Nonic full pint glass (pub glass)
Nonic full pint glass (pub glass)

This is a glass which you would often see in pubs in the UK. It is simple, clean, without any logos pub style glass. It fits a full pint of a beer perfectly with just small space left at the top. Bring a pub into your home with this old-style classic beer glass.

Nonic personalised pint glass
Nonic personalised pint glass

Classic pint beer glass personalised with any text you like. Perfect gift for any occasion. Toughened glass & CE mark.

Tulip pint glass
Tulip pint glass

Very popular and classic beer glass. These glasses are perfect for any beer and they are usually tempered for durability.

Sale
Tulip half pint glass
Tulip half pint glass

This glass is beautiful and perfectly shaped for your favourite beer. It is stemmed tulip glass with 35cl capacity. The glass is made by Ravenhead which guarantees high quality finish. The glass is dishwasher safe.

Tall pint glass
Tall pint glass

This is Utopia Aspen pint glass (20oz) – set of 4. Toughened, tall glass best for lagers.

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Conical (conique) pint glass
Conical (conique) pint glass

Conical glasses are shaped as inverted truncated cone. They are around 6 inches (15cm) tall and tapering by about 1 inch (25mm) in diameter over its height. The glass comes from US but it is widely used in Europe too. Practical, sturdy and simple design makes it perfect for pubs and bars. Can be also used for soft drinks when they need to be served in pints.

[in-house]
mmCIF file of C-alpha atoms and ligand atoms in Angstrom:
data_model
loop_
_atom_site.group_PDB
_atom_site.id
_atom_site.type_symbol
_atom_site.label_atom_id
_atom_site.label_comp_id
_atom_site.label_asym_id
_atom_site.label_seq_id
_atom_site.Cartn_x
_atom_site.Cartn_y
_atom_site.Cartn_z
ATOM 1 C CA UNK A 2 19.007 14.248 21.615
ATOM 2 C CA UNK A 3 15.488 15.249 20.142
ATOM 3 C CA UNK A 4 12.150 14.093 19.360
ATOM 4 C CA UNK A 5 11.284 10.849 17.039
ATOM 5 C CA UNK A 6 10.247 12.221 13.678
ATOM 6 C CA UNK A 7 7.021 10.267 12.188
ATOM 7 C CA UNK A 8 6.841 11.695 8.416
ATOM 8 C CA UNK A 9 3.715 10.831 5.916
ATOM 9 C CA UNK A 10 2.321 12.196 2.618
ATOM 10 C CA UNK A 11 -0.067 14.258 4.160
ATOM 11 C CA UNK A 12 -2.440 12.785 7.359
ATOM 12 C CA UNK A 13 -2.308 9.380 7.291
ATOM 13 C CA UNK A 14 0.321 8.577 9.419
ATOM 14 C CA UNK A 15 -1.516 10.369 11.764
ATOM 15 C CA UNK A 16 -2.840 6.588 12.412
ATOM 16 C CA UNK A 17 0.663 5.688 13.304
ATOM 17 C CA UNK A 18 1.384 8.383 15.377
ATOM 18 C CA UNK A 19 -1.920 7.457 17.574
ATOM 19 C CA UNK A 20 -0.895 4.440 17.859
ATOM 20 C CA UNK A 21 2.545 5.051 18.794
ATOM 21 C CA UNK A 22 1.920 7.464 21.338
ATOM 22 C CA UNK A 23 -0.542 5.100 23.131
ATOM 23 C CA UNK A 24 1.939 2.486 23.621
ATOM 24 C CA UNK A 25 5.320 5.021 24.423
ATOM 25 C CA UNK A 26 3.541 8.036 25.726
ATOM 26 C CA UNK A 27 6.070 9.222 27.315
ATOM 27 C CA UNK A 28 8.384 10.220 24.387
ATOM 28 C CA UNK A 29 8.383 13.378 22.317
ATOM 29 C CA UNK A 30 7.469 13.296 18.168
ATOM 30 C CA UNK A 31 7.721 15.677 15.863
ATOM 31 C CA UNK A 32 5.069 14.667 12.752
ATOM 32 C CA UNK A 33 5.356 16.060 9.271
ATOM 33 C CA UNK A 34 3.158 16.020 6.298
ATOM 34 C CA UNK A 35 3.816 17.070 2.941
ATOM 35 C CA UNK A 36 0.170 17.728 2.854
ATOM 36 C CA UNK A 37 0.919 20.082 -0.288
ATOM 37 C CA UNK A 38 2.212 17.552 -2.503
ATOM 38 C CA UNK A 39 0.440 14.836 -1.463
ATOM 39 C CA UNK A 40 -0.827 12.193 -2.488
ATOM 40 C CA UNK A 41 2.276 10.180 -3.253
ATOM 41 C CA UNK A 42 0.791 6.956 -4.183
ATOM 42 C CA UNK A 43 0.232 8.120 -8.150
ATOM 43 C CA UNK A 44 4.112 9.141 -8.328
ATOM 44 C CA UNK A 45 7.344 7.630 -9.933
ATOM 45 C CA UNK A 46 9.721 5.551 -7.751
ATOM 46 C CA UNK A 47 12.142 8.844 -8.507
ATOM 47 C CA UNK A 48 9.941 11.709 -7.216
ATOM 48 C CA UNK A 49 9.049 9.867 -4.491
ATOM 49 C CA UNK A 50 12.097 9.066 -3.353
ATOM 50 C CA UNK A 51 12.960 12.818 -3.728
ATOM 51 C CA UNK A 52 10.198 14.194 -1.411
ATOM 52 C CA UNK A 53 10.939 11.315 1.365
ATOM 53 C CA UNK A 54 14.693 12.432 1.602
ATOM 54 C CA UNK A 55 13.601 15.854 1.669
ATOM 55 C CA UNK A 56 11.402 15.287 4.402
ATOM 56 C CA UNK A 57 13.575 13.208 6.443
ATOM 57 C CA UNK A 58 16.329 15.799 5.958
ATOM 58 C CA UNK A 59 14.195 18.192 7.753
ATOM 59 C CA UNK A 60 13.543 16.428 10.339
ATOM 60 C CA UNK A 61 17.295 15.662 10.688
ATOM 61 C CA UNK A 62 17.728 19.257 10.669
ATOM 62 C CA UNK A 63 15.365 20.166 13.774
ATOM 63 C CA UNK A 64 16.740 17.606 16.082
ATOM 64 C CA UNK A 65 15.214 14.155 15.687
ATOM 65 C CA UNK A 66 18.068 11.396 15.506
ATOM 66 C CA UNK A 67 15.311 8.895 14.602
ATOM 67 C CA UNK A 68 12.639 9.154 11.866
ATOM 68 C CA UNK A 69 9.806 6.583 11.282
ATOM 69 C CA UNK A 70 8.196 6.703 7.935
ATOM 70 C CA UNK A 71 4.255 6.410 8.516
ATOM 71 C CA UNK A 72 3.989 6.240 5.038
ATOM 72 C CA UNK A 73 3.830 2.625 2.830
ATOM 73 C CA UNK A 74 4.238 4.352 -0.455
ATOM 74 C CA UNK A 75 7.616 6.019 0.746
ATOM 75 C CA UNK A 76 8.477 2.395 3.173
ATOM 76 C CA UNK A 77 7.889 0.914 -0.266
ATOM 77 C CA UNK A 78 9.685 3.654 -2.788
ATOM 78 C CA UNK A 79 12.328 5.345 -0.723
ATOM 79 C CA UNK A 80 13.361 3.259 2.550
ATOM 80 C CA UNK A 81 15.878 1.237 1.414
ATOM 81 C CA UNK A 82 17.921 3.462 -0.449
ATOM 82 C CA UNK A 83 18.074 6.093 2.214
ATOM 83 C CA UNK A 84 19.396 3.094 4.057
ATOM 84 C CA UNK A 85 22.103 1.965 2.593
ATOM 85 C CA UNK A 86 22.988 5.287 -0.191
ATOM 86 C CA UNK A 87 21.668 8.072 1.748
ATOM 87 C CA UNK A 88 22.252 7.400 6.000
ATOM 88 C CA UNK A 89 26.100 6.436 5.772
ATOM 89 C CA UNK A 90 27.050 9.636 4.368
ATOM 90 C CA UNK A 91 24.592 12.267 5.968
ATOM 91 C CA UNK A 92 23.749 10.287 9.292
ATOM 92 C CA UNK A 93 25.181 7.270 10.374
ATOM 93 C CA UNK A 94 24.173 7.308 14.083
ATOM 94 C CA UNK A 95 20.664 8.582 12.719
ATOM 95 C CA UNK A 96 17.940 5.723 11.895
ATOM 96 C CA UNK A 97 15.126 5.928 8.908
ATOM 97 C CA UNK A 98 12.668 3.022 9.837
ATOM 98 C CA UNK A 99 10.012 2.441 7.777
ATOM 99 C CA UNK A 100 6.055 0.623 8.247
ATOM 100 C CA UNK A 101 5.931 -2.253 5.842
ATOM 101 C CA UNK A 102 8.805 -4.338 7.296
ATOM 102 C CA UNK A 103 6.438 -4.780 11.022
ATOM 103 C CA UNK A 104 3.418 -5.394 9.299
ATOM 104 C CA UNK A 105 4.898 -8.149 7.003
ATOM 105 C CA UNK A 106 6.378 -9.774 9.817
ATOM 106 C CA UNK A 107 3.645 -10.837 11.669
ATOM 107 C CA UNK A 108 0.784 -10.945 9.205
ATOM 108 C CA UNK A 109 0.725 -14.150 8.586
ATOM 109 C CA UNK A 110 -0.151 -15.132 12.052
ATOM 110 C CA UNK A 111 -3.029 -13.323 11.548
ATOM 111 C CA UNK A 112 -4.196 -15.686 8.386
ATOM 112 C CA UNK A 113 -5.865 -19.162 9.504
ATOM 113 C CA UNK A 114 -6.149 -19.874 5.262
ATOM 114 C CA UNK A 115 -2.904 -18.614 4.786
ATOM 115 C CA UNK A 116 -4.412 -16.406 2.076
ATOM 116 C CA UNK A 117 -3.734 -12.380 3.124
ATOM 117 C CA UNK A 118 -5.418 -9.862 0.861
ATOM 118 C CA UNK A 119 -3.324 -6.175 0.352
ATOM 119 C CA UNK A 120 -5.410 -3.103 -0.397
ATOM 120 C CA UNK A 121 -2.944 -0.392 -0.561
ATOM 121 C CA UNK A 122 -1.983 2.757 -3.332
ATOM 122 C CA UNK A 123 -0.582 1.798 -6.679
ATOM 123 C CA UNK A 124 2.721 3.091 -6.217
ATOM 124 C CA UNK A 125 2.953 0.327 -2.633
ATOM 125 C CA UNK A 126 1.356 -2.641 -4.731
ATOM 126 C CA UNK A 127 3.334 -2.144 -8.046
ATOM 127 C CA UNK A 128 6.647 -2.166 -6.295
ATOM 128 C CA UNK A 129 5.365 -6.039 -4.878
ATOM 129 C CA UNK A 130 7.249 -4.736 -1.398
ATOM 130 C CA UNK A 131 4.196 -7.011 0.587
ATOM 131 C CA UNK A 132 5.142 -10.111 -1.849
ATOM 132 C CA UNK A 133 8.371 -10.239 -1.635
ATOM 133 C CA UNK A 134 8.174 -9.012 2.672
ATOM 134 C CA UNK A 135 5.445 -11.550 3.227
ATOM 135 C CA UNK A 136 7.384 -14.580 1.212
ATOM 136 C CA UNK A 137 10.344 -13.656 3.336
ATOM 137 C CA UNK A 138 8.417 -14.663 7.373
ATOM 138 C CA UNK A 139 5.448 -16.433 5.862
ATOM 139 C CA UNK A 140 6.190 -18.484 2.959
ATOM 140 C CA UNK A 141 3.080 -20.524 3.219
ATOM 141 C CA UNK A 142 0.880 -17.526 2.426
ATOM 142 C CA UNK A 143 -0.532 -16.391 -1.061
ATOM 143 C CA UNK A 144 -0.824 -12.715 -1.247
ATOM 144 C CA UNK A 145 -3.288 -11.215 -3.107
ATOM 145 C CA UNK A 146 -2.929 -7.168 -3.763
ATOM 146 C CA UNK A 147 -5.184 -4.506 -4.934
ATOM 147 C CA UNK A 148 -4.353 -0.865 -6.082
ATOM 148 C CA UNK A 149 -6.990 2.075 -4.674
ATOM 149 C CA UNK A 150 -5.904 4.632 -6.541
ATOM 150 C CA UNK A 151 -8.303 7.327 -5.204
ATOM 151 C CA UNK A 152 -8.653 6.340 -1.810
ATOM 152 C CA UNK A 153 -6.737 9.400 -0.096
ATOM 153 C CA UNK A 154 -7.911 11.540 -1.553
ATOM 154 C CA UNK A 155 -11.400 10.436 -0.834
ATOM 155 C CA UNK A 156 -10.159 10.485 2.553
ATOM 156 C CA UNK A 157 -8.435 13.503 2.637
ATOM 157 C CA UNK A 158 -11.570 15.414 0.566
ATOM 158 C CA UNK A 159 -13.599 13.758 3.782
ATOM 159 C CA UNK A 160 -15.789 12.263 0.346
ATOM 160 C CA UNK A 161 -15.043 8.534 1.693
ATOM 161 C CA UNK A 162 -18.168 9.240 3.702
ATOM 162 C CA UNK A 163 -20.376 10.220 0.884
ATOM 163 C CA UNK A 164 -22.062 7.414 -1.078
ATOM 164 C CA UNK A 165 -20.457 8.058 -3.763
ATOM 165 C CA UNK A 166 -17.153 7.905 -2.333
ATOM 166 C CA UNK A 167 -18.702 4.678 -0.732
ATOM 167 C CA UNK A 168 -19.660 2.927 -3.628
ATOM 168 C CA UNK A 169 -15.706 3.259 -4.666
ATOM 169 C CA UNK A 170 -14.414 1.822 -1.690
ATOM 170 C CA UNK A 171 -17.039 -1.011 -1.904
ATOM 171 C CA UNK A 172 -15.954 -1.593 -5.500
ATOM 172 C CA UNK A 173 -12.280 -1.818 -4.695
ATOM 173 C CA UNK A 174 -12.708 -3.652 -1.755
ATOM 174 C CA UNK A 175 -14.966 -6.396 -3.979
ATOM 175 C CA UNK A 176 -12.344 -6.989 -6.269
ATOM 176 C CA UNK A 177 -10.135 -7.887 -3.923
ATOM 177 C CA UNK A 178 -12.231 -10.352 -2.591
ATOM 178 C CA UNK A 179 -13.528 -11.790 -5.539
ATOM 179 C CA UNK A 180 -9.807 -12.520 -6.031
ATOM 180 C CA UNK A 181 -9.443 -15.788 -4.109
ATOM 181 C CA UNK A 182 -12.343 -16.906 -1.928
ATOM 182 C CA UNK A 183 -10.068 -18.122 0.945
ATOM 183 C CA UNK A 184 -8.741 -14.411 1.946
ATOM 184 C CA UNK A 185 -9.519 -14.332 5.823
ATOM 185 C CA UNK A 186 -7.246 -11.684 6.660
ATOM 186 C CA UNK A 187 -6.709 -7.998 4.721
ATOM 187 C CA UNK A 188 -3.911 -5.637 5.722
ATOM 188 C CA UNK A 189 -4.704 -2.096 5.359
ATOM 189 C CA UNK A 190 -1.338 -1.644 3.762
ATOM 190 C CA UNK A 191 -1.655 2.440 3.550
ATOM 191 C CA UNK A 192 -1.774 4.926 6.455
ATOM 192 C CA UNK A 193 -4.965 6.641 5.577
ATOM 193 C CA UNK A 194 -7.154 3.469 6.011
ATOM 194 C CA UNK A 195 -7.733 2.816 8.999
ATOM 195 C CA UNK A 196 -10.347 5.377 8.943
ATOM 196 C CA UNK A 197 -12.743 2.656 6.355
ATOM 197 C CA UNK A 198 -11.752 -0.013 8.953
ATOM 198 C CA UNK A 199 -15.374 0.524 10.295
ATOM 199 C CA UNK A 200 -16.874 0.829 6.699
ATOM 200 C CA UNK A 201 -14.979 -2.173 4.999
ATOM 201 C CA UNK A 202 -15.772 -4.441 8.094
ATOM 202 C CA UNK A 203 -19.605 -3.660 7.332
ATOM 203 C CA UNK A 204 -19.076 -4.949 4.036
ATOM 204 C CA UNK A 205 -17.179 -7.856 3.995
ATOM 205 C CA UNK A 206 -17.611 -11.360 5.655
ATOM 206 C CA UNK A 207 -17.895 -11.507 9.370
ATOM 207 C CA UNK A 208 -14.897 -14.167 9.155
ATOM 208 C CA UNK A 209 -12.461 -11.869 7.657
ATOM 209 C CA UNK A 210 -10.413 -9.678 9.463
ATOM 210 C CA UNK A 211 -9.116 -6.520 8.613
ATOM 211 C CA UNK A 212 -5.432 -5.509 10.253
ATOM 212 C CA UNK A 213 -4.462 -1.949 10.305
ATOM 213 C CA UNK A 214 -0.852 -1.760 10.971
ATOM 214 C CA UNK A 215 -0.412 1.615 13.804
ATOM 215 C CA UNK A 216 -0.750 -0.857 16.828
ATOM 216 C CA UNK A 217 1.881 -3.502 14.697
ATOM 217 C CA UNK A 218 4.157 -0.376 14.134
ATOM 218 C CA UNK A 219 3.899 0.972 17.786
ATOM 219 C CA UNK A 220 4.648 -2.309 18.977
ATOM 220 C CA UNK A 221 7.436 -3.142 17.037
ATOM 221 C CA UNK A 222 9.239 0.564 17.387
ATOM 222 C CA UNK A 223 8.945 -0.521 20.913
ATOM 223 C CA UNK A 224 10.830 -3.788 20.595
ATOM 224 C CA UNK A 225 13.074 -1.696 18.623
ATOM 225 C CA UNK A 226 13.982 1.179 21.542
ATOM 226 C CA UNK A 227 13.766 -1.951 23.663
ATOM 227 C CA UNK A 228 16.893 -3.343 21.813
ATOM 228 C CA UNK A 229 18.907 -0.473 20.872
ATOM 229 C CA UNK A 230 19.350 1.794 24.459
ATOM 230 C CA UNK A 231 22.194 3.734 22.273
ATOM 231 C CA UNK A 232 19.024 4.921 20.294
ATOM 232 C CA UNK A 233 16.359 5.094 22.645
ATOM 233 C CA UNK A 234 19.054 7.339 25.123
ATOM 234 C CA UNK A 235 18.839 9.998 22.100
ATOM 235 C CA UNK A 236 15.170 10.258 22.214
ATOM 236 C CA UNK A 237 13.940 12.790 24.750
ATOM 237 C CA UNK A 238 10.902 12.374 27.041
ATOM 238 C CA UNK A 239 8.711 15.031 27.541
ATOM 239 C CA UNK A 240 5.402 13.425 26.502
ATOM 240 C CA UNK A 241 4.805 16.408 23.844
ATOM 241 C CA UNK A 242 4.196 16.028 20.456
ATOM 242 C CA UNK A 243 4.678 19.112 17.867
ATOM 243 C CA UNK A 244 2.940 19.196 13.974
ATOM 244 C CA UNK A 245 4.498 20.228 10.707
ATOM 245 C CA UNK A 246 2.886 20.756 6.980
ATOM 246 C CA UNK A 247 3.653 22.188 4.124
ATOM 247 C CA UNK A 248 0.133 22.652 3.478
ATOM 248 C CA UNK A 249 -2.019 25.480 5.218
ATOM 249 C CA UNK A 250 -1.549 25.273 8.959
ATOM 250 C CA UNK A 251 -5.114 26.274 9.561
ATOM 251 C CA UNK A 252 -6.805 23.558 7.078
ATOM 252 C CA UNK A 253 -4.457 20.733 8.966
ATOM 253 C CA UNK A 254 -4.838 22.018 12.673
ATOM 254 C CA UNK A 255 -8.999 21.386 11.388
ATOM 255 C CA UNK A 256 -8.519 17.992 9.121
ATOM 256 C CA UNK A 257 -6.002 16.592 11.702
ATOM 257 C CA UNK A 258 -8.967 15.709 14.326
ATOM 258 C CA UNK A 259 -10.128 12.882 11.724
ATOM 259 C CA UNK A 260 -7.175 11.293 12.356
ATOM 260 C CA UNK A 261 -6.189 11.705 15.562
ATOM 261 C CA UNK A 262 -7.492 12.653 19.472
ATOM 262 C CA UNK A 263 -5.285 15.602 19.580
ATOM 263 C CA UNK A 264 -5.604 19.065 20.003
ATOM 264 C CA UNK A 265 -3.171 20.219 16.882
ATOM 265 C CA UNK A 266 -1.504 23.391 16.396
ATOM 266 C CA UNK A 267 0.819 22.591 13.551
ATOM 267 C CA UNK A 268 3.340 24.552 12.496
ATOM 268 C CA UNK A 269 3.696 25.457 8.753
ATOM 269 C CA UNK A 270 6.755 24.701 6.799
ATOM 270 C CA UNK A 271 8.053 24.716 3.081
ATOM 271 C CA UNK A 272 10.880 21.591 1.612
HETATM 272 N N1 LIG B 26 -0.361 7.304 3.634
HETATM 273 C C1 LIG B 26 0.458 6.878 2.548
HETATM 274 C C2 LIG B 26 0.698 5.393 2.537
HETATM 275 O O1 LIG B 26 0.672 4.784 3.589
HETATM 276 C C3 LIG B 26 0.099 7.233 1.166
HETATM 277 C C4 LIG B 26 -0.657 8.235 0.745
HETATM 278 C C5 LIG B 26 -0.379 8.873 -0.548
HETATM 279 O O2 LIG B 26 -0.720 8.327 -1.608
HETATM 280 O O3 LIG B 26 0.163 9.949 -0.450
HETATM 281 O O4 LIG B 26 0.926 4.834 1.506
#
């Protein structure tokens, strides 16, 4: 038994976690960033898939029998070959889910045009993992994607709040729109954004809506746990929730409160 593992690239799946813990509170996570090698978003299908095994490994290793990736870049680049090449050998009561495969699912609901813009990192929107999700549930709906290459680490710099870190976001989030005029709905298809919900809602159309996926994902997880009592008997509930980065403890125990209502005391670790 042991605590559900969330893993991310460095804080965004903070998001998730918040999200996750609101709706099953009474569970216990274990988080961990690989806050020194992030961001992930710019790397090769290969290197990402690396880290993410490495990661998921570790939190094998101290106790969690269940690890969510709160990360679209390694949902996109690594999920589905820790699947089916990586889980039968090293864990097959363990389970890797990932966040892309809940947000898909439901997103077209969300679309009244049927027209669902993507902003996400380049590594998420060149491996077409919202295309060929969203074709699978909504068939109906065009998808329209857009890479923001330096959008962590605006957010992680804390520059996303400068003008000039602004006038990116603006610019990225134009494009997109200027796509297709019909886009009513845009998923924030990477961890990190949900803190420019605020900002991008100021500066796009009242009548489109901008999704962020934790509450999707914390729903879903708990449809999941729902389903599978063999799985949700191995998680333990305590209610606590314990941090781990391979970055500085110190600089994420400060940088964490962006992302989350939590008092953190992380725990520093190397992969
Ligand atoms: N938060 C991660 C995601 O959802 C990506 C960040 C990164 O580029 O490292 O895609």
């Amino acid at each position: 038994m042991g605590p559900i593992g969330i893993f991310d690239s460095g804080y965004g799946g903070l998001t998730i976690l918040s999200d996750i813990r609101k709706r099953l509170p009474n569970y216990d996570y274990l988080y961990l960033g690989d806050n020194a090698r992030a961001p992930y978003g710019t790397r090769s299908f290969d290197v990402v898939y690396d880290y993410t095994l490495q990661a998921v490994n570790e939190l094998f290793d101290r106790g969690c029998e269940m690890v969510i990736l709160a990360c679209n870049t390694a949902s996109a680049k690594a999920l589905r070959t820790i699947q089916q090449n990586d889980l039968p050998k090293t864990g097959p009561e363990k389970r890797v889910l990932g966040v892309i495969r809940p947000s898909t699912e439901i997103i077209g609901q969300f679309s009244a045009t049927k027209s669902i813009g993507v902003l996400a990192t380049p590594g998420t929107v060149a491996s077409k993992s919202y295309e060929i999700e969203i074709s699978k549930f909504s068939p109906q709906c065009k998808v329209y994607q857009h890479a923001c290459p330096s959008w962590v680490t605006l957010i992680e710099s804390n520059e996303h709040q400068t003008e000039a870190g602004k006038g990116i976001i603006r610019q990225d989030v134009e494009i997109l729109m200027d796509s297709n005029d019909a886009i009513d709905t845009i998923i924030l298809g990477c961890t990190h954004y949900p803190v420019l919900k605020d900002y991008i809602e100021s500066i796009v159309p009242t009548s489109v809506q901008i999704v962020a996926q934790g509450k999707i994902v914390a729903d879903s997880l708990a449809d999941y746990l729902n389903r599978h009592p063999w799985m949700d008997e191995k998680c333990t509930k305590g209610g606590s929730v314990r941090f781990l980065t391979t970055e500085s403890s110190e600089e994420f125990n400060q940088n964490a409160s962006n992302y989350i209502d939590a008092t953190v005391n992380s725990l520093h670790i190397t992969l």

Perfect american pint glass (16oz)
Perfect american pint glass (16oz)

This is highly nucleated glass with more than 100 nucleation points. The glass has been designed in a way to enhance the beer by narrow top trap and large bowl. It suppose to intensify the smell and taste of the beer. It should also retain the head for longer.

Plastic pint glass
Plastic pint glass

Looking for top quality plastic glasses which can be safely used outdoors? These are nonic style very high quality plastic glasses, washable and reusable. Dishwasher safe and made from clear safe plastic. They are nucleated which makes them good as any typical glass.

Pint glasses with handle